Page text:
Look out for Africa in 2016


Dwindling resources for democracy efforts from the United States government could not have come at a worse time, notes J. Peter Pham, director of the Atlantic Council’s Africa Center, especially when one considers that that U.S. Agency for International Development (USAID) funding for democracy assistance in Africa has declined 43 percent under the Obama administration, according an estimate by the Carnegie Endowment’s Thomas Carothers.

While each of Africa’s 54 independent states presents a different political and economic risk profile rooted in each country’s unique history and driven by diverse internal and regional dynamics, there are nonetheless several common trends which will broadly impact many of them in 2016, he writes for The Hill:

  • Electoral uncertainty. Presidential and/or parliamentary elections are supposed to take place in at least 16 African countries this year: Benin, the Central African Republic, Chad, the Republic of the Congo (Brazzaville), the Democratic Republic of the Congo (DRC), Equatorial Guinea, Gabon, The Gambia, Ghana, Mauritania, Niger, Rwanda, São Tomé and Príncipe, Somalia, Uganda, and Zambia. While Africa’s incumbents have long enjoyed huge advantages over their opponents across most of the continent, there were some surprises in 2015, notably in Nigeria, where challenger Muhammadu Buhari beat incumbent President Goodluck Jonathan — the first time a challenger has ever beaten an incumbent in the country’s history…..Such grace and respect for constitutional order is unlikely to be the case with 2016’s most significant African poll, the presidential election in the DRC, whose current ruler, Joseph Kabila, has been in power since he extralegally inherited power from his assassinated warlord father. …..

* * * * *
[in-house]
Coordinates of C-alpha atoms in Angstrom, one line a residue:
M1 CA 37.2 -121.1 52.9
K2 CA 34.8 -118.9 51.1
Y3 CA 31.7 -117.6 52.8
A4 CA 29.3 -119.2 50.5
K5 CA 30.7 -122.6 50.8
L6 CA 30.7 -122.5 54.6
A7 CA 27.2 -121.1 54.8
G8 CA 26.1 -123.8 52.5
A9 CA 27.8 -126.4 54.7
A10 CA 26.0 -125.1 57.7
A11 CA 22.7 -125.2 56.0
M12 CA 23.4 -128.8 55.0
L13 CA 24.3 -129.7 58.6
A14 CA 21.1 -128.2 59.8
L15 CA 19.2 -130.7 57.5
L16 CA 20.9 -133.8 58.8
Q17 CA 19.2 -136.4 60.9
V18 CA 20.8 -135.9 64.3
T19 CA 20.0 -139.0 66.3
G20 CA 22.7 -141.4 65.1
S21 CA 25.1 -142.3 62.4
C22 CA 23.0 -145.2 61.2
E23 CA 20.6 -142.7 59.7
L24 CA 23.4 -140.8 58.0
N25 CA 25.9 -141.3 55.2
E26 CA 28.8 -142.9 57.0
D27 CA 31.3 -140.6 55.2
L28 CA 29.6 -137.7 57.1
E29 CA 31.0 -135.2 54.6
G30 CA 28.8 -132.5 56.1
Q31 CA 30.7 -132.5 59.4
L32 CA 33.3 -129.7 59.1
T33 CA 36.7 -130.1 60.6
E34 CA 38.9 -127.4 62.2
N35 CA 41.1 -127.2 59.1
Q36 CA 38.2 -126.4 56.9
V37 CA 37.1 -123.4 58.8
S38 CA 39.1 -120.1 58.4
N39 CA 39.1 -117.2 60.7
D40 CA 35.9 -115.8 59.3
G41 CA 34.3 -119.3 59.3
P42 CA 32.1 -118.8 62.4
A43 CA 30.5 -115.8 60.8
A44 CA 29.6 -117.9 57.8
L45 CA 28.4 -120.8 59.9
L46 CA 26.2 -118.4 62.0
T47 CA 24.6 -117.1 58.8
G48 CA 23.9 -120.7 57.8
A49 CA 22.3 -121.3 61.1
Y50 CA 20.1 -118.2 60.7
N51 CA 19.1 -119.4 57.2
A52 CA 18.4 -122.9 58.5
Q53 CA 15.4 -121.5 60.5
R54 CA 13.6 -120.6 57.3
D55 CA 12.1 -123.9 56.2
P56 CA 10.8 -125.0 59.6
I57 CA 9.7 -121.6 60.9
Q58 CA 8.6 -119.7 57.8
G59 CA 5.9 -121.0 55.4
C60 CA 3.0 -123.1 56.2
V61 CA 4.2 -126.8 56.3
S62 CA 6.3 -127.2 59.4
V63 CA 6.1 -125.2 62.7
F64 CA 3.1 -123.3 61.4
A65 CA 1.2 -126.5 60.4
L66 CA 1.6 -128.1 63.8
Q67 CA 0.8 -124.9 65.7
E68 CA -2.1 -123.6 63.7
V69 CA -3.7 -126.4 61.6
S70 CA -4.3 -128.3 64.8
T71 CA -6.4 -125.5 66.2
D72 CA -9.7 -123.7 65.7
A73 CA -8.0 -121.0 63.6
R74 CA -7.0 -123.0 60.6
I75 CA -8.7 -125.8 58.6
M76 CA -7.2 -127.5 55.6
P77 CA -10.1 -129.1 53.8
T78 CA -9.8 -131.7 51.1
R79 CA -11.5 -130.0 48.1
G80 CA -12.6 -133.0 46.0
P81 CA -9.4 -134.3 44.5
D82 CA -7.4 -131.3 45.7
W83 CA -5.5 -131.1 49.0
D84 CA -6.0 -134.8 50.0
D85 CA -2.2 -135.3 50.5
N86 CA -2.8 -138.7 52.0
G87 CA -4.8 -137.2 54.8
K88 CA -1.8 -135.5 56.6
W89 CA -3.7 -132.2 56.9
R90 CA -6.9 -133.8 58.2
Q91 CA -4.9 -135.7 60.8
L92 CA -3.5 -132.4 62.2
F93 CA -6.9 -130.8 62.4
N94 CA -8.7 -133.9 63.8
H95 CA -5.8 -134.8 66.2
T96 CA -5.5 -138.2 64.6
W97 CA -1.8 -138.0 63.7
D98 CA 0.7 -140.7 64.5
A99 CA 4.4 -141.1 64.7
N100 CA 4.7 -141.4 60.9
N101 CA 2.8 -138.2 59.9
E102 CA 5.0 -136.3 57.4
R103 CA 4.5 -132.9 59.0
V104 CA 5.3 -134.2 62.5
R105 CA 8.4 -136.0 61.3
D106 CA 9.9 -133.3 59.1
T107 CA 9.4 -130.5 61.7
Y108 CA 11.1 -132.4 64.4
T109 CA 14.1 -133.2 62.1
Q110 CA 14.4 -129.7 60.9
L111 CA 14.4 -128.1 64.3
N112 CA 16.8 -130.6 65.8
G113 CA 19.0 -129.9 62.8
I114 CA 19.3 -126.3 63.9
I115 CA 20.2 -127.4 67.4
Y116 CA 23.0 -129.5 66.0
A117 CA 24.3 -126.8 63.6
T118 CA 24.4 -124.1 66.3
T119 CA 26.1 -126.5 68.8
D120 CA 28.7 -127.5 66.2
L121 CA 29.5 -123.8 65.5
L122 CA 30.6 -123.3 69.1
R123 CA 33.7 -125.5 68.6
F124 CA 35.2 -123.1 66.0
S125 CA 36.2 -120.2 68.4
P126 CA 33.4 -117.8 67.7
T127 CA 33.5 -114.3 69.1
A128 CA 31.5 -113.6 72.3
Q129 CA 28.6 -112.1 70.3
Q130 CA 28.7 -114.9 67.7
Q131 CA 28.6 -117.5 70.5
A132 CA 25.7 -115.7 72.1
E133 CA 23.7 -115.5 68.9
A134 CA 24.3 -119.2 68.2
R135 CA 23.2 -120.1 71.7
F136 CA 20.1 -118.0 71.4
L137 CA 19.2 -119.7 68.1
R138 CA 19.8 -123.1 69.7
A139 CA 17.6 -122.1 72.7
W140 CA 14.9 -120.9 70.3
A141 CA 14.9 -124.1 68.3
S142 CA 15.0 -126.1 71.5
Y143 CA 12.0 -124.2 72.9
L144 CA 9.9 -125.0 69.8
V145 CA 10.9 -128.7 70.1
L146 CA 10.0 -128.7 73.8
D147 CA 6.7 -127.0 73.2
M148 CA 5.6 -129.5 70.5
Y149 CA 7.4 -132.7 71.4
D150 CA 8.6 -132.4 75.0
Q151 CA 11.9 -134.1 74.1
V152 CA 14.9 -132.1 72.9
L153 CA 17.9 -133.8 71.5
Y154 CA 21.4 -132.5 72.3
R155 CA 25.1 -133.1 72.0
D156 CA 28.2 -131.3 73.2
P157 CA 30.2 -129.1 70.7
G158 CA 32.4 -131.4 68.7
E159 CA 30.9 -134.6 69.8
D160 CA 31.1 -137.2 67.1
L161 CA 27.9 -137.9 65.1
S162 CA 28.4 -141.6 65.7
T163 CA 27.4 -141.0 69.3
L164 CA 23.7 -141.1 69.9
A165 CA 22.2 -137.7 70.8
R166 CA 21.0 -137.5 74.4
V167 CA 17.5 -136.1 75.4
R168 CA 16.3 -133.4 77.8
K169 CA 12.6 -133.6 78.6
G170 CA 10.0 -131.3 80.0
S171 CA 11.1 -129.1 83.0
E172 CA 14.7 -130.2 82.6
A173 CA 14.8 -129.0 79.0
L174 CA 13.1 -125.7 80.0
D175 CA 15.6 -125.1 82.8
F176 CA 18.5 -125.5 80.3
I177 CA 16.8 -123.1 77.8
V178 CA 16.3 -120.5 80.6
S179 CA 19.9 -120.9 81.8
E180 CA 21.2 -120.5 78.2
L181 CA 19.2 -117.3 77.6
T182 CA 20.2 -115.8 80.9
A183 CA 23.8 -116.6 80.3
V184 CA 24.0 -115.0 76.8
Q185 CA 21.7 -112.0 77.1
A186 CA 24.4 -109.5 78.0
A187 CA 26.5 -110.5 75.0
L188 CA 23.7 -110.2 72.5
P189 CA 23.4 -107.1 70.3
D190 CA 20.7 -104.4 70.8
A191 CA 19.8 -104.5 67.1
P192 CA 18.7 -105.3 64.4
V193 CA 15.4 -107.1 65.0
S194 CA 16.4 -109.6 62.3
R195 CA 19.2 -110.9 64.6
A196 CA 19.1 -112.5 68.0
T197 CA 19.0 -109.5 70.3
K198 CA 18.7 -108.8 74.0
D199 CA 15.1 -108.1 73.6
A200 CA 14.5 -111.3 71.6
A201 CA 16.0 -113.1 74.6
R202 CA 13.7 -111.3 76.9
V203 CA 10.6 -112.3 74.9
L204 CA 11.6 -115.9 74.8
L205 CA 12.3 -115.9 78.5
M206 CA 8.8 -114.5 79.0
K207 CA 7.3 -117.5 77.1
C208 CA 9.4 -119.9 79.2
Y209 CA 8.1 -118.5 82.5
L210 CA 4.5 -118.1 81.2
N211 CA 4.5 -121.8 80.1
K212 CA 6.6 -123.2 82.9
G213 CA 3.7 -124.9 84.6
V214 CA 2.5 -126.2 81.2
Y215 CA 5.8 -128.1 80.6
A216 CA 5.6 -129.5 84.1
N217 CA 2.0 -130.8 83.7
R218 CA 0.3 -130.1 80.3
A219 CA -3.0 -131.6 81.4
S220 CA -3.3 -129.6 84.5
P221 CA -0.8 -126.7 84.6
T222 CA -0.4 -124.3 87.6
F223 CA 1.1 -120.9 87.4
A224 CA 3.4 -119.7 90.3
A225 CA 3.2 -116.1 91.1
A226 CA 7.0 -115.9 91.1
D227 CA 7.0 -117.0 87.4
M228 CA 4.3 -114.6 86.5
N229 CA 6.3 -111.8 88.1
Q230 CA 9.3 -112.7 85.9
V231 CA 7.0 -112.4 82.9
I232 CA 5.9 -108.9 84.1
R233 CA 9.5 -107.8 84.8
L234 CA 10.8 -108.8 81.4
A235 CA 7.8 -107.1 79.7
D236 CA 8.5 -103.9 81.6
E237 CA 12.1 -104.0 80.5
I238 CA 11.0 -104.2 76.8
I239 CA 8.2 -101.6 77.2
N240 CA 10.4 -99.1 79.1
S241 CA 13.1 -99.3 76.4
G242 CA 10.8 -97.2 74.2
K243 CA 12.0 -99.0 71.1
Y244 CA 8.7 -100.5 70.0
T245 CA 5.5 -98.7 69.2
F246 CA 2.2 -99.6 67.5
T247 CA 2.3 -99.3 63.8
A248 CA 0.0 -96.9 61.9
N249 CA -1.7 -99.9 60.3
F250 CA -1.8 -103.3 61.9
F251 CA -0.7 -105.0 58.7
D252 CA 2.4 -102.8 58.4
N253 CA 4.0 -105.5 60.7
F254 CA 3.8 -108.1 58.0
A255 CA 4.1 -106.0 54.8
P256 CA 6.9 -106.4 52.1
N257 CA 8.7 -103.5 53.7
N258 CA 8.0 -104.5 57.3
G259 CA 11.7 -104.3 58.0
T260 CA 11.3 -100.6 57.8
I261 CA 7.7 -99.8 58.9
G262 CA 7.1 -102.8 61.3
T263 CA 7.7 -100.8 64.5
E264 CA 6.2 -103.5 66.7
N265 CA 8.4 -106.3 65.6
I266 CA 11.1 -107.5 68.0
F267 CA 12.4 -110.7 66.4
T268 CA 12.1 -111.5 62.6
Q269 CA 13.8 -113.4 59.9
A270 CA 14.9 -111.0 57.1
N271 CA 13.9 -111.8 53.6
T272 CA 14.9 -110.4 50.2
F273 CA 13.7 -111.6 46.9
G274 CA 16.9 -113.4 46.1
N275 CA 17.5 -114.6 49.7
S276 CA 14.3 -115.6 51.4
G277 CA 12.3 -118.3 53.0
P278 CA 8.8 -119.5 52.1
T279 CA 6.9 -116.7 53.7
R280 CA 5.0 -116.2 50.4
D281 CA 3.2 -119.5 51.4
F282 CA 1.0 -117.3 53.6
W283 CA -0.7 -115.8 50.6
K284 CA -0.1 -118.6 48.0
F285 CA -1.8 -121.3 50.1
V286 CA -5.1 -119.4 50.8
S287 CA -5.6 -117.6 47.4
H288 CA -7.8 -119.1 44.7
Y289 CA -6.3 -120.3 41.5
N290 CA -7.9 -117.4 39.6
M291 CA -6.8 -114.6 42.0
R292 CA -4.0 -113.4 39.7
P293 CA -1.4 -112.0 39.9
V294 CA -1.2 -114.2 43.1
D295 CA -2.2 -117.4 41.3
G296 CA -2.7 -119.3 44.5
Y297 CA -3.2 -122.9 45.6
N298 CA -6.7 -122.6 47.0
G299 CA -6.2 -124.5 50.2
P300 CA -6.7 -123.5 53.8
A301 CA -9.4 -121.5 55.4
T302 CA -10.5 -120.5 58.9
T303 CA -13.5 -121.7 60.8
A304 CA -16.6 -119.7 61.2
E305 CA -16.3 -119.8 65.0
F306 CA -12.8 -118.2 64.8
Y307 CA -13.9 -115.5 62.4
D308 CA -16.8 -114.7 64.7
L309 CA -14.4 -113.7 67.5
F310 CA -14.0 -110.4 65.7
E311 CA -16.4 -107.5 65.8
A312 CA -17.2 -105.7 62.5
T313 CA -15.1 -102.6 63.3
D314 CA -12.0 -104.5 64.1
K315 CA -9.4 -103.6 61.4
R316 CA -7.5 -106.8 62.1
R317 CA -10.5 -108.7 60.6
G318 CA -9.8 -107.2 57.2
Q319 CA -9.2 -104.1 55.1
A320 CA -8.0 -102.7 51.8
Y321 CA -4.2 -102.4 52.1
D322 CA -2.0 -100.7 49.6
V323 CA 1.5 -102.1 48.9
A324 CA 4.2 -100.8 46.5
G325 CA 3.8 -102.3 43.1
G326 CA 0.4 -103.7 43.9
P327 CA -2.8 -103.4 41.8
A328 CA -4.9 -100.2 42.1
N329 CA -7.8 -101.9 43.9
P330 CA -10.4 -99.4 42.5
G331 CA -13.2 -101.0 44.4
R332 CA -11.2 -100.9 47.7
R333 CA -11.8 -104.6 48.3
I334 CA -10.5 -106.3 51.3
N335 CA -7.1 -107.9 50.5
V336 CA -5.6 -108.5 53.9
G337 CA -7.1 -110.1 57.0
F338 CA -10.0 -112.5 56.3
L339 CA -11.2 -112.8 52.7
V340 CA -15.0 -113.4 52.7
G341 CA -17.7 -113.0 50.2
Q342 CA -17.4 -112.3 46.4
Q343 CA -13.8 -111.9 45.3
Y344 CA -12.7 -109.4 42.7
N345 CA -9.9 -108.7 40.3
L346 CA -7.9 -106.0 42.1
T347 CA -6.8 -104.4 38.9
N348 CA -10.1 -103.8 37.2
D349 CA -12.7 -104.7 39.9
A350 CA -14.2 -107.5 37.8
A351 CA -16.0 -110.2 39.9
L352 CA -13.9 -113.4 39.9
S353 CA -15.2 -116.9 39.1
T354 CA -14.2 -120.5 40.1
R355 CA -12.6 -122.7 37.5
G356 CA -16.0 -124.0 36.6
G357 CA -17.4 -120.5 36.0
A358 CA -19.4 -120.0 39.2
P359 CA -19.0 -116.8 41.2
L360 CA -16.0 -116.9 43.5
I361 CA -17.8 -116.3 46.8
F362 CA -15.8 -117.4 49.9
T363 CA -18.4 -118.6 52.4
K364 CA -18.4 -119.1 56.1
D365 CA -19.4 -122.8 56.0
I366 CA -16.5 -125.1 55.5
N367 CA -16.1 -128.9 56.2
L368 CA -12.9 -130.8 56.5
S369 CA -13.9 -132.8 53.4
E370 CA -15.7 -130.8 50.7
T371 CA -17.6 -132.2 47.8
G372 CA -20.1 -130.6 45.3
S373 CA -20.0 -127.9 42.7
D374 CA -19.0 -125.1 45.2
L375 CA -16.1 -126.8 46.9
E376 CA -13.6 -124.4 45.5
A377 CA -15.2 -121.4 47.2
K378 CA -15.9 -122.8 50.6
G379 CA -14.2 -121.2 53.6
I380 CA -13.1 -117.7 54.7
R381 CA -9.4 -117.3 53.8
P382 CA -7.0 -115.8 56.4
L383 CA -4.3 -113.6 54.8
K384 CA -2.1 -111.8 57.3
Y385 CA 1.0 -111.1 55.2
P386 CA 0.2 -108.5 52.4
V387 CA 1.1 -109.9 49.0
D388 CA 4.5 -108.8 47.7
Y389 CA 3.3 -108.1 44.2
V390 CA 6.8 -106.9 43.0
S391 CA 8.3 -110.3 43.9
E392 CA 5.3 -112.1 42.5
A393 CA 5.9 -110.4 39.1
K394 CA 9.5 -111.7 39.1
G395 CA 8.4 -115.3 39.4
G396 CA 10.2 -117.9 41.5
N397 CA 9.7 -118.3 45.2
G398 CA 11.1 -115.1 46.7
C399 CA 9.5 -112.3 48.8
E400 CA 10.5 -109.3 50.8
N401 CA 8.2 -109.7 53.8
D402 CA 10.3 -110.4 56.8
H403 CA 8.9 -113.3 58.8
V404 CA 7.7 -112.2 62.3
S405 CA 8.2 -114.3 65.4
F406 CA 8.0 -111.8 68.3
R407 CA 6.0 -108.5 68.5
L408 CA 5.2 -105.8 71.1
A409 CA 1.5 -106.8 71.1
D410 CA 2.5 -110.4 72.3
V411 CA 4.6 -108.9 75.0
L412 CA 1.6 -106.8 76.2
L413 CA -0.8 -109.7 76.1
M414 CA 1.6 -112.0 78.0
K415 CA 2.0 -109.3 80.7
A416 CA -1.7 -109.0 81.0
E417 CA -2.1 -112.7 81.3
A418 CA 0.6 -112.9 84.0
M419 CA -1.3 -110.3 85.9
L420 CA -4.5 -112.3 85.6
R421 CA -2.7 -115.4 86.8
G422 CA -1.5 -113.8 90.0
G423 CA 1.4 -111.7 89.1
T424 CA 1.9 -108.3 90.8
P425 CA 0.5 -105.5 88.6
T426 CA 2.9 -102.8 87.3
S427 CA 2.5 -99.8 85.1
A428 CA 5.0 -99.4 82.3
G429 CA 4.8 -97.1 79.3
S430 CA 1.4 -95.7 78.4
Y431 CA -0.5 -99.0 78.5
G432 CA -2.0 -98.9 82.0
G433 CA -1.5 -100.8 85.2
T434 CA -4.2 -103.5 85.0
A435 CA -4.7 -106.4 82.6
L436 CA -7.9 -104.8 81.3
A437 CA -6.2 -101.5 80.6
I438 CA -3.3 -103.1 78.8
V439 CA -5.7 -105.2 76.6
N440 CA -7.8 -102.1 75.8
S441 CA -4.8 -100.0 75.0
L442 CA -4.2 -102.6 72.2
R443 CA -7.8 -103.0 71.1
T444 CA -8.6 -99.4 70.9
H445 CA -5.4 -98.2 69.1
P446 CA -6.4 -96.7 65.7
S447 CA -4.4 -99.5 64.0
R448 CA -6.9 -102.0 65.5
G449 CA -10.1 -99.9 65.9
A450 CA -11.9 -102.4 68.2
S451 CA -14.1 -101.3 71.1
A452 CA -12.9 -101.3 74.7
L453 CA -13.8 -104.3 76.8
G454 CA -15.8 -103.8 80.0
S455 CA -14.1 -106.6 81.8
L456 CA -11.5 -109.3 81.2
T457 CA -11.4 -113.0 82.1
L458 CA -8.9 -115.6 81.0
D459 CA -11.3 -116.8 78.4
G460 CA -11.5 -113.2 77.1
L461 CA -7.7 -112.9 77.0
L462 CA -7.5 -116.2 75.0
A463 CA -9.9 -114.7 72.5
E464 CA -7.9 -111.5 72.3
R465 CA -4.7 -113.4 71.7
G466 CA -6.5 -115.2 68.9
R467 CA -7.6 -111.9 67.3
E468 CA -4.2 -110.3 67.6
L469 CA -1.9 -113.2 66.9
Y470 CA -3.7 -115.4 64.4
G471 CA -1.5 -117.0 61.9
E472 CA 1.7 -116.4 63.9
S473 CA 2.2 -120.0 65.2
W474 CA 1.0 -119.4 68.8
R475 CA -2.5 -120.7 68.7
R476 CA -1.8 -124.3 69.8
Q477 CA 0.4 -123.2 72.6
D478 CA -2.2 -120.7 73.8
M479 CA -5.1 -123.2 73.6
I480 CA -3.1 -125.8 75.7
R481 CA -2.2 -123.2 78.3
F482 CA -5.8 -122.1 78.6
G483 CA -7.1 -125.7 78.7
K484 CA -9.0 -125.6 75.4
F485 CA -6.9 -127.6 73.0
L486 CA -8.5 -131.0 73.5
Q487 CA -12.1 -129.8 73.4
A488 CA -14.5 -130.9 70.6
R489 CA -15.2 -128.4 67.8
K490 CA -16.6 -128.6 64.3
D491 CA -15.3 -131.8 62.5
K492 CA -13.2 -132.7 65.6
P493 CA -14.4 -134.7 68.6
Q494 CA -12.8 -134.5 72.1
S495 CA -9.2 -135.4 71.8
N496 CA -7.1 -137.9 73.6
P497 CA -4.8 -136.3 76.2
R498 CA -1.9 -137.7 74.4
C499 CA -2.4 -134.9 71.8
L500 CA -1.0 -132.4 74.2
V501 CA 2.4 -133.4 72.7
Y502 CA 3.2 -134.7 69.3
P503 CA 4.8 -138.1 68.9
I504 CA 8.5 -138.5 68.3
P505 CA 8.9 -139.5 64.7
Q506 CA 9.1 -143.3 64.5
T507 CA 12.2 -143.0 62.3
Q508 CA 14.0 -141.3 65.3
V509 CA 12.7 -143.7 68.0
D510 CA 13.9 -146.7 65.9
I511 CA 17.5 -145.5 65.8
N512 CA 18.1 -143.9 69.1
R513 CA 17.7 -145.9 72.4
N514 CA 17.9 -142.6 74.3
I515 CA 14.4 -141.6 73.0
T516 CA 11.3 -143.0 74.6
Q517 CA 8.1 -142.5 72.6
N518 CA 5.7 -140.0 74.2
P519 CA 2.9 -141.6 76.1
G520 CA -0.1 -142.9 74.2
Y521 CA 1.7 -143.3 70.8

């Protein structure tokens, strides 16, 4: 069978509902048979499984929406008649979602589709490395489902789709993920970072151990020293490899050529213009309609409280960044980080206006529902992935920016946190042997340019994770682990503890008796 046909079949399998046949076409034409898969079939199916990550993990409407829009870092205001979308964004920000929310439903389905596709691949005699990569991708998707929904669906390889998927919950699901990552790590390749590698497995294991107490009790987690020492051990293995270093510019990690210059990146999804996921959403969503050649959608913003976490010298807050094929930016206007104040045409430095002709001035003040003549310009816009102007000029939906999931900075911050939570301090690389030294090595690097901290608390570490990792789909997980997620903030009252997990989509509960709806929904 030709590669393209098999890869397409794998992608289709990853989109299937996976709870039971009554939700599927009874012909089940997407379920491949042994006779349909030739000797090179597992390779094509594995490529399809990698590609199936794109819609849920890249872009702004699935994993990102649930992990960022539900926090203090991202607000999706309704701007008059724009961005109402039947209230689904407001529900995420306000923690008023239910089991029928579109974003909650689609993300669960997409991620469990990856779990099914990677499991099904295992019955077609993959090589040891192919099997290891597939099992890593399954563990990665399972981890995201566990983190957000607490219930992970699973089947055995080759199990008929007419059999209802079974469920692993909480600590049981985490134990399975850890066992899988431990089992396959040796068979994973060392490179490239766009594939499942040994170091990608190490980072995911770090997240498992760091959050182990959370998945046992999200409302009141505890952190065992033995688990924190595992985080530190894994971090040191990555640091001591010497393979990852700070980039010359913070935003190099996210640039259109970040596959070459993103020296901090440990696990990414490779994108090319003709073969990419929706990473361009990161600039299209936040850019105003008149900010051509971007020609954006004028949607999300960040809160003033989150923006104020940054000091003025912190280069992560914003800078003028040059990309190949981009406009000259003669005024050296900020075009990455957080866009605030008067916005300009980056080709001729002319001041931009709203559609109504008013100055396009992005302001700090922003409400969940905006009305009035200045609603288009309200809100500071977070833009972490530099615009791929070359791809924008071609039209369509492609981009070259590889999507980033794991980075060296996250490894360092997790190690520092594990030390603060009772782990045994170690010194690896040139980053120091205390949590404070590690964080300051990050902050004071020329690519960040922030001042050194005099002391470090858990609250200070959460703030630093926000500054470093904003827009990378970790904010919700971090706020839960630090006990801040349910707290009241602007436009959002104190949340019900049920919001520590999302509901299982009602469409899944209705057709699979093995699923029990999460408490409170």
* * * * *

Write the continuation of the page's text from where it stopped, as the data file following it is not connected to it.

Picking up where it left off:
• Increasing terrorist violence. While the attacks in Paris at the beginning and end of 2015, which were linked to al Qaeda in the Arabian Peninsula (AQAP) and the Islamic State in Iraq and Syria (ISIS), respectively received a great deal more attention in global media, it is in Africa where terrorism has been surging. In fact, the publication in mid-November of the annual “Global Terrorism Index” by the Institute for Economics and Peace provided statistical evidence that, in fact, it is the Nigerian group Boko Haram, which in March pledged its allegiance to ISIS and been branding itself as “Islamic State West Africa Province” (ISWAP) — an evolution I predicted this time last year — is “the most deadly terrorist group in the world.” …
  • Continued, but uneven, economic growth. According to the most recent edition of the World Bank’s “Global Economic Prospects” report, of the 13 countries with the highest projected compounded annual growth rate from 2014 through 2017, six are in Africa. Sub-Saharan Africa is expected to be the fastest growing economic region in the world for 2015, with its gross domestic product (GDP) growing at 4.5 percent, slightly higher than China’s anticipated GDP increase of 4.3 percent. ….
  • Geopolitical competition. Notwithstanding some of the challenges, the extraordinary lure of Africa’s human and material resources as well as its ongoing security challenges will continue to attract global interest and, inevitably, competition. The last few months have seen both an India-Africa Summit in New Delhi and a China-Africa Summit in Johannesburg. China has also announced plans to build of its first-ever overseas military base in the East African country of Djibouti, which already hosts American, French and Japanese outposts……


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